There are some issues facing anyone renting in Cincinnati. You’ve got the glowing praise about its new development and value (Kiplinger Personal Finance magazine ranked Cincinnati 10th on its 2011 Best Value Cities list). Here a few other tips for living well in Cincinnati:

Bring the wheels : Cincinnati’s public transportation system consists of spotty bus service and a few cabs, so this is definitely a city that demands a car. Some neighborhoods are excellent for walking. Parts of Hyde Park and Oakley have a great walkability. And unfortunately, while the Bengals play here, you can’t actually ride one. Only opposing teams can do that. Zing!

Sample the surprises: It’s certainly possible that one could live outside the city limits, commute to work downtown, and repeat the process for years without enjoying the elements that make this an iconic city: the German cuisine, the relatively ancient architecture, the riverfront, the hills, the valleys, and the views. If you do settle outside the city, makes sure you don’t miss out on what’s great about Cincinnati!

Now that you have a basic rundown on what to expect, we’re confident that you’ll be more than able to find yourself an awesome place to rest those soon-to-be sausage-laden bones. Don those Bengal stripes and strap on that red hat, your new Cincinnati home is waiting!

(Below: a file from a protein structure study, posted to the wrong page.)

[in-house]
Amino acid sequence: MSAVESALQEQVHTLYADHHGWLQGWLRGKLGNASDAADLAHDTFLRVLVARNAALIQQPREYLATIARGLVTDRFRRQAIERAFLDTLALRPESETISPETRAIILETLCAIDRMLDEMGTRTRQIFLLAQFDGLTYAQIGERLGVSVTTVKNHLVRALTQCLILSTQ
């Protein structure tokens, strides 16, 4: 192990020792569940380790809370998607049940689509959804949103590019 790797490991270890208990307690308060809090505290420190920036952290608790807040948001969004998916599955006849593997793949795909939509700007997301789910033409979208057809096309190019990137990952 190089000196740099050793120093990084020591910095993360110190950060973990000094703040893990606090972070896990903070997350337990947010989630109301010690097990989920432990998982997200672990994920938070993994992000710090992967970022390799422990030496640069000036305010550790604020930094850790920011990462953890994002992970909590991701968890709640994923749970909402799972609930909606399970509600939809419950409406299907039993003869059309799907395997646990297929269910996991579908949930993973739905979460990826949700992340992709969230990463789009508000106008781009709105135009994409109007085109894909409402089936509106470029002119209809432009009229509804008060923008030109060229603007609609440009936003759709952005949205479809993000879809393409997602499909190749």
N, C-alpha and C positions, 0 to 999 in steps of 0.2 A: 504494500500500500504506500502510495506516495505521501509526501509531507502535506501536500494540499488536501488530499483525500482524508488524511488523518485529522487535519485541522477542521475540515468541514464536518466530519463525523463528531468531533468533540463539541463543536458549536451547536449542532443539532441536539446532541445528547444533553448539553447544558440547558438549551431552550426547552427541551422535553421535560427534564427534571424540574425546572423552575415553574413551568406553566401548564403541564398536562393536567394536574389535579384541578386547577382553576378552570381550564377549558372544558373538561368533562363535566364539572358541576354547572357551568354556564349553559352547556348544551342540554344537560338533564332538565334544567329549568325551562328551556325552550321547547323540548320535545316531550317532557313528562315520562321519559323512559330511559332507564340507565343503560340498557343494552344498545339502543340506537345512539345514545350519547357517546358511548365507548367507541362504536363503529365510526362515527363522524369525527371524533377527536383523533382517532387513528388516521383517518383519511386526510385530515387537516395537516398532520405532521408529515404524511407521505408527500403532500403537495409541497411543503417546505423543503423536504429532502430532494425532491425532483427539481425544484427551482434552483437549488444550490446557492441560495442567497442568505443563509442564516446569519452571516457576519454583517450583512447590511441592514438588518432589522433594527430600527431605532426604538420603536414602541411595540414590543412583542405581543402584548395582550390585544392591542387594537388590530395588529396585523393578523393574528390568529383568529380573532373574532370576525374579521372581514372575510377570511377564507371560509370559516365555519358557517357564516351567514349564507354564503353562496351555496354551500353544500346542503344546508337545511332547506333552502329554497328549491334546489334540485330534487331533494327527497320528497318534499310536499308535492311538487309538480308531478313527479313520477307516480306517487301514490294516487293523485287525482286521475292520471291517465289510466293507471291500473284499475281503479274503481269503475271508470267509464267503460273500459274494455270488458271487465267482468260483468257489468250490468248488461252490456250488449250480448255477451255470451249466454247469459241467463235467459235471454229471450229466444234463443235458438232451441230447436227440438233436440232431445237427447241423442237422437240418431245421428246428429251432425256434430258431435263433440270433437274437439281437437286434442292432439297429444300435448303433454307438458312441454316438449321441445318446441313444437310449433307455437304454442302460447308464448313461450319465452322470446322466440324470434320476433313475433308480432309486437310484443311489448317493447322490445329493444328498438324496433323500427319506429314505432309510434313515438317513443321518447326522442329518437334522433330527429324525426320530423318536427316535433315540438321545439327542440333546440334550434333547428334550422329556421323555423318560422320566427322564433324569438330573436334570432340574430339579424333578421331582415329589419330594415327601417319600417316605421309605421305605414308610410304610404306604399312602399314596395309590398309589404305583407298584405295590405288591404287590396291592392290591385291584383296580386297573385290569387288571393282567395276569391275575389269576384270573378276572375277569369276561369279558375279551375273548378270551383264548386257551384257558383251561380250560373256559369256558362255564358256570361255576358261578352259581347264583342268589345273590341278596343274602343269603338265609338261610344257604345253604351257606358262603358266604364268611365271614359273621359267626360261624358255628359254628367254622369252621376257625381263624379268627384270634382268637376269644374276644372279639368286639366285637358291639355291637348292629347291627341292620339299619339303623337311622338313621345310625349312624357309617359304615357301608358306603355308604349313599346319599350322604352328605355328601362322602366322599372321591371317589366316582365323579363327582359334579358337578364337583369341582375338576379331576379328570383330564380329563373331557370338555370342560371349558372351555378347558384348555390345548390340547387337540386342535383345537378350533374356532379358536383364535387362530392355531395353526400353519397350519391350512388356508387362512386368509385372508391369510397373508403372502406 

Rent Report
Cincinnati

December 2017 Cincinnati Rent Report

Welcome to the December 2017 Cincinnati Rent Report. Cincinnati rents remained steady over the past month. In this report, we'll evaluate trends in the Cincinnati rental market, including comparisons to similar cities nationwide.

Cincinnati rents held steady over the past month

Cincinnati rents have remained flat over the past month, however, they are up moderately by 3.4% year-over-year. Currently, median rents in Cincinnati stand at $640 for a one-bedroom apartment and $840 for a two-bedroom. Cincinnati's year-over-year rent growth leads the state average of 2.6%, as well as the national average of 2.7%.

Cincinnati rents more affordable than many large cities nationwide

As rents have increased moderately in Cincinnati, large cities nationwide have seen rents grow more modestly, or in some cases, even decline. Cincinnati is still more affordable than most large cities across the country.

  • Cincinnati's median two-bedroom rent of $840 is below the national average of $1,160. Nationwide, rents have grown by 2.7% over the past year compared to the 3.4% rise in Cincinnati.